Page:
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Bin Laden's Death Provides Closure, But Sparks Retaliation Concerns

NEW YORK (CBSNewYork/AP) -- Osama bin Laden, the glowering mastermind behind the Sept. 11, 2001, terror attacks that killed thousands of Americans, was slain in a firefight Sunday with U.S. forces in Pakistan, ending a manhunt that spanned a frustrating decade.

"Justice has been done," President Barack Obama said in a dramatic late-night announcement at the White House.

1010 WINS' Sonia Rincon spoke to New Yorkers after news of 9/11 mastermind Osama bin Laden's death spread.


Hundreds of people sang and waved American flags at Ground Zero in New York -- where the twin towers that once stood as symbols of American economic power were brought down by bin Laden's hijackers 10 years ago.

MORE: Complete CBS News coverage on the death of Osama bin Laden

"New Yorkers have waited nearly ten years for this news," Mayor Michael Bloomberg said in a statement. "It is my hope that it will bring some closure and comfort to all those who lost loved ones on September 11, 2001."

New York City resident Charles Wolf lost his wife, Katherine, on that fateful day. He said he was "extremely happy" that Osama bin Laden was killed.

"What a surprise – what a wonderful surprise," Wolf said. "I am so glad that this man's evil energy, that his evil being, is no longer on this earth."

Sally Regenhard was one of the many mothers who lost a child in the September 11 terror attacks. Her son, Christian, was a 28-year-old probationary firefighter.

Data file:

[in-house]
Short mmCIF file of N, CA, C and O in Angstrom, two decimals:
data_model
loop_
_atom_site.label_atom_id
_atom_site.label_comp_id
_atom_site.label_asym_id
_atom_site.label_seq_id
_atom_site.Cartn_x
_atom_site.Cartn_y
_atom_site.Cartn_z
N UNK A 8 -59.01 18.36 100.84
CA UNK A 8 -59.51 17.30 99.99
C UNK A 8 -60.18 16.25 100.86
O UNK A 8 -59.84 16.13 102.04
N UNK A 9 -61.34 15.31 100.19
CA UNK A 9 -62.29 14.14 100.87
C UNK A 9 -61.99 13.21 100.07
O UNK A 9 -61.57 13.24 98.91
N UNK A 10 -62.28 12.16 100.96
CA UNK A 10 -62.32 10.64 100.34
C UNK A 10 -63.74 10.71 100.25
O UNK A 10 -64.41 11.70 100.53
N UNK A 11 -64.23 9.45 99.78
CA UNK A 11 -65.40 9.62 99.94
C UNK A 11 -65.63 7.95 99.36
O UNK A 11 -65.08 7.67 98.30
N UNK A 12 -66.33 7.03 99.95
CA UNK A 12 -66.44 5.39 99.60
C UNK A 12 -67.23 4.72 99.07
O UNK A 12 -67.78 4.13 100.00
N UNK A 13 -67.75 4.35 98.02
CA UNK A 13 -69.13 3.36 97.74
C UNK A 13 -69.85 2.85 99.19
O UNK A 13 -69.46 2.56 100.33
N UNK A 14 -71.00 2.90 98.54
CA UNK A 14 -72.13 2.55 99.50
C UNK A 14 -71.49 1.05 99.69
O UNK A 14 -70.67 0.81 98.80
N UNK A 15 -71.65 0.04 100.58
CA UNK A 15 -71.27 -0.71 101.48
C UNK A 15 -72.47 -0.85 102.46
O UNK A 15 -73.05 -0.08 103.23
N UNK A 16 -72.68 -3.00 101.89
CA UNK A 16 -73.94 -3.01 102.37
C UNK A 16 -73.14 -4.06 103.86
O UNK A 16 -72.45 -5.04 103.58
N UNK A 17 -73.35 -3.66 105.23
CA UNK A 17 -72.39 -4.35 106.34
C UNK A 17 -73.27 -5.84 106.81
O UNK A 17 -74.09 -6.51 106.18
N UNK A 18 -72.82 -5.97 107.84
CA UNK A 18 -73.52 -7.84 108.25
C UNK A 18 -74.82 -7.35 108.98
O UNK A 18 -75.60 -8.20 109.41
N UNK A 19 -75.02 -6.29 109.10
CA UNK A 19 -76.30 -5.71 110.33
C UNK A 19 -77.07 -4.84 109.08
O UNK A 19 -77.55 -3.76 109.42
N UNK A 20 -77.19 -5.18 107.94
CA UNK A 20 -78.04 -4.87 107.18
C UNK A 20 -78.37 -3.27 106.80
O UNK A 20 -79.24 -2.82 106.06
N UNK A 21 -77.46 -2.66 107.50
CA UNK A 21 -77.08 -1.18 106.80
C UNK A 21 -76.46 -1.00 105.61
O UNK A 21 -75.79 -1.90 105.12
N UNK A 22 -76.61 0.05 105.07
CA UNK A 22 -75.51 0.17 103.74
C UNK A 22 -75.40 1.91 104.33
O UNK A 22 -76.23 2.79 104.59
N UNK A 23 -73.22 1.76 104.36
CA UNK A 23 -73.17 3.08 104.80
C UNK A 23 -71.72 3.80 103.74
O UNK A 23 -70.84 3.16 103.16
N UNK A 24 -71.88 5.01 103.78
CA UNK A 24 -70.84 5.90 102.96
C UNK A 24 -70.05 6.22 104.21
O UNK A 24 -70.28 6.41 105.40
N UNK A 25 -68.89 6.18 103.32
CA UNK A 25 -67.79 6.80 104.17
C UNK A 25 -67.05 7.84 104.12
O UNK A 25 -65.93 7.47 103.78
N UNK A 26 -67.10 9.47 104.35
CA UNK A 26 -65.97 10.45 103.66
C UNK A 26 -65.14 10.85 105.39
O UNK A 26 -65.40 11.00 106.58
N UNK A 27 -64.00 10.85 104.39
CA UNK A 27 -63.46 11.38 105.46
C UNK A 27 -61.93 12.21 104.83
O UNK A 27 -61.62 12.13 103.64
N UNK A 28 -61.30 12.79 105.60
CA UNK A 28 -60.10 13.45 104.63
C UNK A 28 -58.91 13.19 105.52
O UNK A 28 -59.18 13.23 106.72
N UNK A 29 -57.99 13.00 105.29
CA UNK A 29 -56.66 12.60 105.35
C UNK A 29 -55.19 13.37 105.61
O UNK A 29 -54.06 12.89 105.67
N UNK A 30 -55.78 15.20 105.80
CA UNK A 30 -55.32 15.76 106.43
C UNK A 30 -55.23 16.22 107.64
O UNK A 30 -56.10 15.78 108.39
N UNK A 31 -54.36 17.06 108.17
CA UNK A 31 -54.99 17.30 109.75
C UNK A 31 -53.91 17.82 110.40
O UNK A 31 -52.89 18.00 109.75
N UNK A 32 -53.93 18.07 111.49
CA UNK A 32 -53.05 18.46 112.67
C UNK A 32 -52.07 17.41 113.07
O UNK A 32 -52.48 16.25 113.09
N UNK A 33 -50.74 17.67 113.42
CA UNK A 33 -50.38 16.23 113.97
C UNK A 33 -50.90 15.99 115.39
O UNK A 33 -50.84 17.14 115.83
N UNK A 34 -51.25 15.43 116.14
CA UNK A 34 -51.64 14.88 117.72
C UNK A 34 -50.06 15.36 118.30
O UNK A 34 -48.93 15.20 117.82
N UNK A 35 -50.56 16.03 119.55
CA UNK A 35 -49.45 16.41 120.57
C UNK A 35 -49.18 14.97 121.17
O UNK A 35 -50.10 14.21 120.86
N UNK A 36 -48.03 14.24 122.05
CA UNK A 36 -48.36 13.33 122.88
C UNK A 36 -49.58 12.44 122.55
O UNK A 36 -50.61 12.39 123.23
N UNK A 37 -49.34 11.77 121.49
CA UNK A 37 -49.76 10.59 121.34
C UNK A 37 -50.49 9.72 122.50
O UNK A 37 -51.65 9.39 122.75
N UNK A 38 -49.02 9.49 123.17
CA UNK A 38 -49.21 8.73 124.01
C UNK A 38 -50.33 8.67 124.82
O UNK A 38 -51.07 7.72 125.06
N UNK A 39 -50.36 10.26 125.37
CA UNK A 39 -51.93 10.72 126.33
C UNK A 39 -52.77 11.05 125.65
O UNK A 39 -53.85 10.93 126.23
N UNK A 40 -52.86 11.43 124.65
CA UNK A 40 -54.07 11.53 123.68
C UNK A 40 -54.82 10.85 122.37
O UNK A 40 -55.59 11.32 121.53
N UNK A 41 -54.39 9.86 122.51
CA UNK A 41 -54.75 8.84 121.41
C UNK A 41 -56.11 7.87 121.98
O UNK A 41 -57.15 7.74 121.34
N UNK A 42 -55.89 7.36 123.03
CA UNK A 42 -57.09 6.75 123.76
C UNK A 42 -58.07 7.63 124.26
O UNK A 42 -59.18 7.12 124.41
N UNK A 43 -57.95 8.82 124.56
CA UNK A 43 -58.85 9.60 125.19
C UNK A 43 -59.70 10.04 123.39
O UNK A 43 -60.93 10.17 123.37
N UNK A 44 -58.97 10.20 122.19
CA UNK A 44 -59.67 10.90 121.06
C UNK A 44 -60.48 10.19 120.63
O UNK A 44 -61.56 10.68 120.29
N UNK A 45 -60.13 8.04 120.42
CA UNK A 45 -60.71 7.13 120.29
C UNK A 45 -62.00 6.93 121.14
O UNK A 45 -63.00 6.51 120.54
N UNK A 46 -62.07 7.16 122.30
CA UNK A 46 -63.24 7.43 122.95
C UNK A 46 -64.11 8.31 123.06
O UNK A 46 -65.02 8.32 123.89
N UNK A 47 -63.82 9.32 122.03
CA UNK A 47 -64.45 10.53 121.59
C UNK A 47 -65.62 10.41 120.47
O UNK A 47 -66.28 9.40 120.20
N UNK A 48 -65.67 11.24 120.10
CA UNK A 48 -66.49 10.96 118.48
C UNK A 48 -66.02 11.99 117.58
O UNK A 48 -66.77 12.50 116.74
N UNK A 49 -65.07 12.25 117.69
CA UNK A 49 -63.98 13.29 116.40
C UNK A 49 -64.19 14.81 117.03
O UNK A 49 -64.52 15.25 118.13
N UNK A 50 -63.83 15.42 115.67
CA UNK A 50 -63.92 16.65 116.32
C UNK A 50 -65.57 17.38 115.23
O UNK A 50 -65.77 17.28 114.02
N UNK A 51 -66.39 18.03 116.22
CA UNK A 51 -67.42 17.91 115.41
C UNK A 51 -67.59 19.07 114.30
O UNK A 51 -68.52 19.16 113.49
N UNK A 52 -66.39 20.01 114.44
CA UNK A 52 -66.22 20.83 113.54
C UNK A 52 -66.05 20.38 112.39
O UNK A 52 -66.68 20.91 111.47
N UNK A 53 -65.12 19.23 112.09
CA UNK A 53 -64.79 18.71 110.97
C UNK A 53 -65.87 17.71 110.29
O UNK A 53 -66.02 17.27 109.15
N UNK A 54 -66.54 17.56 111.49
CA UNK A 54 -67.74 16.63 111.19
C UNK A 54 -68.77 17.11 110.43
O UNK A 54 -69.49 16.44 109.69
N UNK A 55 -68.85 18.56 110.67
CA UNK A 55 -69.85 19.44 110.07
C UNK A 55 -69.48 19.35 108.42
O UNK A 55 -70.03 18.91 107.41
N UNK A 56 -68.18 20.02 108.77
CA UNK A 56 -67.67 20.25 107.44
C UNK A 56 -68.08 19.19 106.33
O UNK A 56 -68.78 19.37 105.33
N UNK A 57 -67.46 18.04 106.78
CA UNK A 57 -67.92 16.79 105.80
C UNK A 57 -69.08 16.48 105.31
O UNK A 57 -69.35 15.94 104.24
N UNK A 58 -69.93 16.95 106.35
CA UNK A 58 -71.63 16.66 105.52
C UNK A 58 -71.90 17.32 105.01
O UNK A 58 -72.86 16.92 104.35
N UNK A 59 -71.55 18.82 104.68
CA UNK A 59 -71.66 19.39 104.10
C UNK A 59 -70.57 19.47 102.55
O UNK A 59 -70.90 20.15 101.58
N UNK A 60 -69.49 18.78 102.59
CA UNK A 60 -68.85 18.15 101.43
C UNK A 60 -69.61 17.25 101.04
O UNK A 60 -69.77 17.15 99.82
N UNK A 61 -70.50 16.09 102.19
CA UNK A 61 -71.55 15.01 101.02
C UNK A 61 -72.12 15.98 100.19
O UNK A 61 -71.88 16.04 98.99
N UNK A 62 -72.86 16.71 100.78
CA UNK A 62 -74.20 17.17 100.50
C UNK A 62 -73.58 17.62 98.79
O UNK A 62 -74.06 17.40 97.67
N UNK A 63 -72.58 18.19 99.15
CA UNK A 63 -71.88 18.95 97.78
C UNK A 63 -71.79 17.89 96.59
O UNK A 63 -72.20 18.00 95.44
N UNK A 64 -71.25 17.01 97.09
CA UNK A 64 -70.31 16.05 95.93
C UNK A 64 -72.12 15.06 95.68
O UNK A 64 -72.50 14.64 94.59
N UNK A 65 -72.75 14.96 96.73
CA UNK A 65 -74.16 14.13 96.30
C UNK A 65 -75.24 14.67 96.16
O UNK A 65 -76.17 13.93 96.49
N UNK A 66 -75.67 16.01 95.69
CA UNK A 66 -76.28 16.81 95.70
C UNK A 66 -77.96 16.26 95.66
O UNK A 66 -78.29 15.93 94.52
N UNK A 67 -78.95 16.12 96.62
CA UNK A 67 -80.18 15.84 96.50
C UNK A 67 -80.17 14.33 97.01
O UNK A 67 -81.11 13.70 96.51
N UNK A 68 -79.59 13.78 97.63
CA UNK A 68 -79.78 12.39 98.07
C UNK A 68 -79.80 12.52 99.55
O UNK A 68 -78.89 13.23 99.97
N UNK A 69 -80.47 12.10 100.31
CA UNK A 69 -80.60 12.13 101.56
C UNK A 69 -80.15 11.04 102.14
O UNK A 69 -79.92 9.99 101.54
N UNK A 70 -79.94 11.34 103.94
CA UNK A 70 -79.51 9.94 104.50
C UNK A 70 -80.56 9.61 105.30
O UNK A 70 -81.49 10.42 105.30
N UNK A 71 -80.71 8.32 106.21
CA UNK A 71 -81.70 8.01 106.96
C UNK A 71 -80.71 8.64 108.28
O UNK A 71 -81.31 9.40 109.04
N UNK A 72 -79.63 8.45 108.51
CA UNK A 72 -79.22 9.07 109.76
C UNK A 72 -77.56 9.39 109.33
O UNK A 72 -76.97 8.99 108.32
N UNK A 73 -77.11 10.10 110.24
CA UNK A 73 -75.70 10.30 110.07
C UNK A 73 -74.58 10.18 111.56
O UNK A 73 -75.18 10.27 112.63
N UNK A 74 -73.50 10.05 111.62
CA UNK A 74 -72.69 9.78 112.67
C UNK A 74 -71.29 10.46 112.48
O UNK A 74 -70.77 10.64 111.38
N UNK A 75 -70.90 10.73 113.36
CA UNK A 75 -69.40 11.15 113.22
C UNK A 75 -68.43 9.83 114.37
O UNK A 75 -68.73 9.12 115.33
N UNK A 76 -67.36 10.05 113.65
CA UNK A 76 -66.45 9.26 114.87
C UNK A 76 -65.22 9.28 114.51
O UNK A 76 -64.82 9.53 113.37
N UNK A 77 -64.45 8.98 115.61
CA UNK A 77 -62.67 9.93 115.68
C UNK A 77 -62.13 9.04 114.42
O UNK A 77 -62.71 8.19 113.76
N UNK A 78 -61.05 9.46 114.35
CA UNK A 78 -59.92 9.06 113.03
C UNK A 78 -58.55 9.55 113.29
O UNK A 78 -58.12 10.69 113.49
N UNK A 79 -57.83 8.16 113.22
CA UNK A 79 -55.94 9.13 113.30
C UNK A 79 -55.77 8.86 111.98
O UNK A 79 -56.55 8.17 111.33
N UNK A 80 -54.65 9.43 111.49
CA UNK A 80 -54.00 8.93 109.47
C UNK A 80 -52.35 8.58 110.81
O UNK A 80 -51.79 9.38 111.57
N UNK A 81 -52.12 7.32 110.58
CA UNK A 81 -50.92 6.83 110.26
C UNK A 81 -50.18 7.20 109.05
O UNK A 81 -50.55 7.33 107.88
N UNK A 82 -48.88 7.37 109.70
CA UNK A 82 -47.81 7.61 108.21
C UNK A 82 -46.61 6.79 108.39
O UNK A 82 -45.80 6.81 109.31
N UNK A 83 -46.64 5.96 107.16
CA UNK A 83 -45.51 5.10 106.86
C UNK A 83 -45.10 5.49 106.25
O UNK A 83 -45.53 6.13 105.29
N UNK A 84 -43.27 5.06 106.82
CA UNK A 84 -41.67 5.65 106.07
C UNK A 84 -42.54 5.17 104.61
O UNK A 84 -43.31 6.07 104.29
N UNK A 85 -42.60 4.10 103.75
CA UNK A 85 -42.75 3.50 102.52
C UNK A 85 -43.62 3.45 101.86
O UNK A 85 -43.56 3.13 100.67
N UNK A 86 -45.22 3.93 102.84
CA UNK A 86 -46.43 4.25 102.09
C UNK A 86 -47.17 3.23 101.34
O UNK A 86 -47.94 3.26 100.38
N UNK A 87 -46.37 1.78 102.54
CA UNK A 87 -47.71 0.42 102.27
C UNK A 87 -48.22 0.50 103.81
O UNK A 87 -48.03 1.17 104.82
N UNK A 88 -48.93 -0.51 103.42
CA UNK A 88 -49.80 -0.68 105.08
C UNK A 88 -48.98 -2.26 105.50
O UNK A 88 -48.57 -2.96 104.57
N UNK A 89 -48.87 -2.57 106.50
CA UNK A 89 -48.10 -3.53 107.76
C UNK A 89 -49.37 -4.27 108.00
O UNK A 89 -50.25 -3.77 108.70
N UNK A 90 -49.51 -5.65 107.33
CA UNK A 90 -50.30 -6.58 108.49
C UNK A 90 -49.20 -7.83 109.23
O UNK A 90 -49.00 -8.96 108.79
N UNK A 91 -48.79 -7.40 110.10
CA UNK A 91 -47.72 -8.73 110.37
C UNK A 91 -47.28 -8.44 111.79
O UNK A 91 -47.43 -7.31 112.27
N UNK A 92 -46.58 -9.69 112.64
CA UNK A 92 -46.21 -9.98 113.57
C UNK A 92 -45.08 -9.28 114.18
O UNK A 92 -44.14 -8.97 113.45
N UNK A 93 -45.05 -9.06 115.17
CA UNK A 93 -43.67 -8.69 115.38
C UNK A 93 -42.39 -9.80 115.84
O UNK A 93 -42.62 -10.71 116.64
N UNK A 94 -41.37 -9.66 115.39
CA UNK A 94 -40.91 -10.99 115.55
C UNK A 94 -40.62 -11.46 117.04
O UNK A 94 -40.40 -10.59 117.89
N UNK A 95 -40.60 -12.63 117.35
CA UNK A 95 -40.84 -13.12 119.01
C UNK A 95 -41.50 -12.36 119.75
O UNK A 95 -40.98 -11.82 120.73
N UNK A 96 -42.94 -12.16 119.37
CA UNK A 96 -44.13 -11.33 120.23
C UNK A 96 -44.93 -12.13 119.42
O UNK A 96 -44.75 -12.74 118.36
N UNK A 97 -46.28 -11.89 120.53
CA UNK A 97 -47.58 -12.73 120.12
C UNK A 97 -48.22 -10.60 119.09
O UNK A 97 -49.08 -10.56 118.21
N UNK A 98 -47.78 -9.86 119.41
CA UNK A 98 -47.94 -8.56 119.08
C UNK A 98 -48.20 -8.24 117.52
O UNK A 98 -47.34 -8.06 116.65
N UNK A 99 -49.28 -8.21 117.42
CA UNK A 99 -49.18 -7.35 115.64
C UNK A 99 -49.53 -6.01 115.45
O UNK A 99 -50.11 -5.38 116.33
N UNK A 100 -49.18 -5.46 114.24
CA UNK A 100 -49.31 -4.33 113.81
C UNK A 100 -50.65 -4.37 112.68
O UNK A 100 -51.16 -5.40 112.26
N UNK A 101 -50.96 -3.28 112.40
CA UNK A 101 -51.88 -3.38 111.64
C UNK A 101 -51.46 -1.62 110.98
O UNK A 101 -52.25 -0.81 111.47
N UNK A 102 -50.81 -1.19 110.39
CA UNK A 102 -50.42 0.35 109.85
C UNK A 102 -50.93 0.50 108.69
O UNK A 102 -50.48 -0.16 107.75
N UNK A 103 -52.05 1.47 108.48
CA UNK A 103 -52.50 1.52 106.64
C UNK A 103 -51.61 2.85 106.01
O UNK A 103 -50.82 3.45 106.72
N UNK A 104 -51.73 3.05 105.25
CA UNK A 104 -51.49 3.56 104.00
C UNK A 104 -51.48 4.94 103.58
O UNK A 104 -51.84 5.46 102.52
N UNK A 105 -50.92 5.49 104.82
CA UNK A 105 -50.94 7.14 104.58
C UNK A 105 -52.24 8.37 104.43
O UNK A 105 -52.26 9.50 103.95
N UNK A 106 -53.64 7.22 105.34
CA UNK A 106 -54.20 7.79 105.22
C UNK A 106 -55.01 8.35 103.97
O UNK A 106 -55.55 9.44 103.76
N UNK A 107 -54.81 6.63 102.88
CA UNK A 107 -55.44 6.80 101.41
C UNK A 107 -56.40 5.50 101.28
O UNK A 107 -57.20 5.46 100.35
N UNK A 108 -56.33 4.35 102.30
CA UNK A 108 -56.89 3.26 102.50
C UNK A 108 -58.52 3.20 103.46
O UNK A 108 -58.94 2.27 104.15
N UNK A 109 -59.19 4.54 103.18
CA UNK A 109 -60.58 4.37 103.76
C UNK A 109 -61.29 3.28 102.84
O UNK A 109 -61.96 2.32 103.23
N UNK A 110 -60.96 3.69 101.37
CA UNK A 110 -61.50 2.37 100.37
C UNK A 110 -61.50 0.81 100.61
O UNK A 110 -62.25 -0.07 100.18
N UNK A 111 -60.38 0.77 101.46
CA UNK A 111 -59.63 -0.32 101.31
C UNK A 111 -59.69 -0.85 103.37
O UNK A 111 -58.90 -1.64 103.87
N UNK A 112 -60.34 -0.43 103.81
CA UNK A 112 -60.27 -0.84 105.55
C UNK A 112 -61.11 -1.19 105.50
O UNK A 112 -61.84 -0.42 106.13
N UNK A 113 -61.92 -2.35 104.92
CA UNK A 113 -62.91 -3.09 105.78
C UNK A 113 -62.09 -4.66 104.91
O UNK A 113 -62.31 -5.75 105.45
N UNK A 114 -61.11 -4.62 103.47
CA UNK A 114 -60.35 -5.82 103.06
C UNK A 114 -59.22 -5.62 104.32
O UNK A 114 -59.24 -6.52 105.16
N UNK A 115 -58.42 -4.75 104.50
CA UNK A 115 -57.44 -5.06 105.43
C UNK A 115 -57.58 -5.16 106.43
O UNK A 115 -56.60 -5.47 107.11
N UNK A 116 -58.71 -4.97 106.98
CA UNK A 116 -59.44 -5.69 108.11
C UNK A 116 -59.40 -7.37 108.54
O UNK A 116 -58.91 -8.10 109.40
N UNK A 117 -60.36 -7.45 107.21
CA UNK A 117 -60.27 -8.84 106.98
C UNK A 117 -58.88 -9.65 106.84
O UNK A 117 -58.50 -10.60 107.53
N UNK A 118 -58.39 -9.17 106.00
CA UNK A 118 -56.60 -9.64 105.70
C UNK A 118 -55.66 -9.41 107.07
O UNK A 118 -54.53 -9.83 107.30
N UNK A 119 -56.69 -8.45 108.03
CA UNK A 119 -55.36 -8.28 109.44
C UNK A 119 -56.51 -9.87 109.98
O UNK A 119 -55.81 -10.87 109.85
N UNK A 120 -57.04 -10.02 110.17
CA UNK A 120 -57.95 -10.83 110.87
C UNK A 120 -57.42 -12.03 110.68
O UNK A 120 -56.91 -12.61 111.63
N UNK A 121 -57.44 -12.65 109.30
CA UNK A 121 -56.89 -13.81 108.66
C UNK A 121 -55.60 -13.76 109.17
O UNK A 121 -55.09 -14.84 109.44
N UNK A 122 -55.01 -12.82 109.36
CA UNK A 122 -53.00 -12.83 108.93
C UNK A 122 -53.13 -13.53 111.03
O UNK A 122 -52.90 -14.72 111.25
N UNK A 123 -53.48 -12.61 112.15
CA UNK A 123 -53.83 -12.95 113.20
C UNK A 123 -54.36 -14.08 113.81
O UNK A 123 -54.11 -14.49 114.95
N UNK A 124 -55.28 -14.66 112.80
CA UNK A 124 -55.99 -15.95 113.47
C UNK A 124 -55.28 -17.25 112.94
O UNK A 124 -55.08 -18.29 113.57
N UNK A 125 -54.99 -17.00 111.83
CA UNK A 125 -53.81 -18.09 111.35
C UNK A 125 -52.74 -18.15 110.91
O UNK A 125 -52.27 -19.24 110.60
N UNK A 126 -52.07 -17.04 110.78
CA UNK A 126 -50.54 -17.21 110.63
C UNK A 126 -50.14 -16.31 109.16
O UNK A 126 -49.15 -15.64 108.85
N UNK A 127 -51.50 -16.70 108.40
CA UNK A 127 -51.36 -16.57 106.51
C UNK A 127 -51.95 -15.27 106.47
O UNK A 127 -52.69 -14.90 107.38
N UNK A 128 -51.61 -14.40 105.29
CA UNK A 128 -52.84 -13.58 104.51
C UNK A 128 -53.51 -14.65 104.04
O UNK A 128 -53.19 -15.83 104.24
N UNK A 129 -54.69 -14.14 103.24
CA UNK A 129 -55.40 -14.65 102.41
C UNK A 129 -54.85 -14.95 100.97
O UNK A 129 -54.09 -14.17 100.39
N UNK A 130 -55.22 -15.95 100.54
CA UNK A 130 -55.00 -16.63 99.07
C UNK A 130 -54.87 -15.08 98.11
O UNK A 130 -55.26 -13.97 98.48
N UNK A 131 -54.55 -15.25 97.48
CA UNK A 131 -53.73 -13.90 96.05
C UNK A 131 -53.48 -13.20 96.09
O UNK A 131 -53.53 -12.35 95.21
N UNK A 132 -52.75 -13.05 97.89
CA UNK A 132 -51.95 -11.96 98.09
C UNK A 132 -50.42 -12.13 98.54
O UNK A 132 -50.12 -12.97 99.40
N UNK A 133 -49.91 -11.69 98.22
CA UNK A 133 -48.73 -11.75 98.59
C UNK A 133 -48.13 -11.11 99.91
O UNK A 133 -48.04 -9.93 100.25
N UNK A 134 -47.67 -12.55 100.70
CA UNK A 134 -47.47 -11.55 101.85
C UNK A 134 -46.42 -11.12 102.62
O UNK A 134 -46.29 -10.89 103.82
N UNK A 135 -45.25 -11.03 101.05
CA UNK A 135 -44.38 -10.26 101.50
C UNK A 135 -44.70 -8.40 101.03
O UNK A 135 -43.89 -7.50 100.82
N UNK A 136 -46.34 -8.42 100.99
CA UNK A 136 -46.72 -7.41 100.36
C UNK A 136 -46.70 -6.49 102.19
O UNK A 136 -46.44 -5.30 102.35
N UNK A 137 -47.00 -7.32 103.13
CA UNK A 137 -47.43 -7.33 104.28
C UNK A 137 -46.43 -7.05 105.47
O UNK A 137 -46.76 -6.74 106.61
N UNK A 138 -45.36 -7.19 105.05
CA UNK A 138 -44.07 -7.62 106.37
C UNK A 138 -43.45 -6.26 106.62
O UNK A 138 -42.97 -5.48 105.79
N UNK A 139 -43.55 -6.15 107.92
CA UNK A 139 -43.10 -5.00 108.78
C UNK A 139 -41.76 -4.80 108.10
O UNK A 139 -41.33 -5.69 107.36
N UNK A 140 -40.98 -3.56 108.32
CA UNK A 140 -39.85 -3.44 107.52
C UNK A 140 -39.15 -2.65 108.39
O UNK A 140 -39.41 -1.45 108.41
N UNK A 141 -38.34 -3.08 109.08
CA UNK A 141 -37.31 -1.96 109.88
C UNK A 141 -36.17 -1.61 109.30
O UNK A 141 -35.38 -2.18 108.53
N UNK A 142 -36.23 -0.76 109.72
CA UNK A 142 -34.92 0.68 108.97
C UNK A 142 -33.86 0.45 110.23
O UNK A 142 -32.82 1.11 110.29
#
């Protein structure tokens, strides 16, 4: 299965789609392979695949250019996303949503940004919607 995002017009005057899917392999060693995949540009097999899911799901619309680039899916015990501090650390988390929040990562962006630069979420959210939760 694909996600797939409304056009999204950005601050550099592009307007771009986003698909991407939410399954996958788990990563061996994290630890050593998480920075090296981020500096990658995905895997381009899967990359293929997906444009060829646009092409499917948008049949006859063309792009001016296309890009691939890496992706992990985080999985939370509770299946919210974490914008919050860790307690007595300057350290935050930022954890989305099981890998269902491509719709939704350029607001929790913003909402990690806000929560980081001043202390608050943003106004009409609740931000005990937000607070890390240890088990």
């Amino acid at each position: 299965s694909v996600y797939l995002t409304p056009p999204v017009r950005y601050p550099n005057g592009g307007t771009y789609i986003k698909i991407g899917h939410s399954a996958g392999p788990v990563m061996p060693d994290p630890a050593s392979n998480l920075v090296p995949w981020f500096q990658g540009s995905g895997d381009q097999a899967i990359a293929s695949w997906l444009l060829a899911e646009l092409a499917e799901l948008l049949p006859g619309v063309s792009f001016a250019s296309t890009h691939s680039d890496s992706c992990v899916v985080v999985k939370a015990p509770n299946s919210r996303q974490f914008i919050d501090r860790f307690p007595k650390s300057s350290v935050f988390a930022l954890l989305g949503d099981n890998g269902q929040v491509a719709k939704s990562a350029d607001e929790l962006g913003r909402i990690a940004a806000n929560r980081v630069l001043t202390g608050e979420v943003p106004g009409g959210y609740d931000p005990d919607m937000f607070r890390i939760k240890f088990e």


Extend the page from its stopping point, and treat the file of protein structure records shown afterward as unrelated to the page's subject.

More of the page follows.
"I'm glad, and I feel very gratified that we finally have a modicum of justice, the families finally have a modicum of justice after 10 long years," she said. "I feel it's better late than never."

New York lawmakers said the death of bin Laden was a huge step in the war on terror.

"The killing of Osama bin Laden does not lessen the suffering that New Yorkers and Americans experienced at his hands, but it is a critically important victory for our nation - and a tribute to the millions of men and women in our armed forces and elsewhere who have fought so hard for our nation," Bloomberg said.

While many were jubilant that the mastermind of the worst terror attack in New York City history was dead, that excitement was tempered by the possibility for retaliation.

"We have to be on heightened alert now – other cities around the world, around the country, as well," terrorism expert Robert Strang said. "We're going to see more security in the United States, [and] right here in New York obviously. We're going to see heightened police activity all over the country."

President Obama struck a less than boastful tone in his brief announcement, although he said the death of bin Laden was "the most significant achievement to date in our nation's effort to defeat al-Qaida.

"His death does not mark the end of our effort. There's no doubt that al-Qaida will continue to pursue attacks against us. We must and we will remain vigilant," he added. Moments after Obama spoke, the State Department put U.S. embassies on alert and warned of the heightened possibility for anti-American violence. In a worldwide travel alert, the department said there was an "enhanced potential for anti-American violence given recent counterterrorism activity in Pakistan."

"This is huge for us, it's a major victory, and hopefully the beginning of the end of terrorism as we know it," Strang said.


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